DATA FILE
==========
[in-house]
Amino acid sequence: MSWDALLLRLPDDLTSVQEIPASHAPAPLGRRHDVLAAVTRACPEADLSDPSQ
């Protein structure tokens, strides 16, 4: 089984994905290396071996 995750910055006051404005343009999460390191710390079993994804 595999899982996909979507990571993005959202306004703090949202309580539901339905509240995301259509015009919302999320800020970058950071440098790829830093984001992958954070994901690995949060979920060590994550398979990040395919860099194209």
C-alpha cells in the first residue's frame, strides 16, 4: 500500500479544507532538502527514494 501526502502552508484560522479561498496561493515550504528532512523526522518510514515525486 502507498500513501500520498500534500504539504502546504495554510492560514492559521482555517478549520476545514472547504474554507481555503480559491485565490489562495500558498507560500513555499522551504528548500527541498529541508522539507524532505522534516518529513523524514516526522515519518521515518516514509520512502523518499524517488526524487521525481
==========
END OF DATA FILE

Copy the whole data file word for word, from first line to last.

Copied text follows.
[in-house]
Amino acid sequence: MSWDALLLRLPDDLTSVQEIPASHAPAPLGRRHDVLAAVTRACPEADLSDPSQ
């Protein structure tokens, strides 16, 4: 089984994905290396071996 995750910055006051404005343009999460390191710390079993994804 595999899982996909979507990571993005959202306004703090949202309580539901339905509240995301259509015009919302999320800020970058950071440098790829830093984001992958954070994901690995949060979920060590994550398979990040395919860099194209």
C-alpha cells in the first residue's frame, strides 16, 4: 500500500479544507532538502527514494 501526502502552508484560522479561498496561493515550504528532512523526522518510514515525486 502507498500513501500520498500534500504539504502546504495554510492560514492559521482555517478549520476545514472547504474554507481555503480559491485565490489562495500558498507560500513555499522551504528548500527541498529541508522539507524532505522534516518529513523524514516526522515519518521515518516514509520512502523518499524517488526524487521525481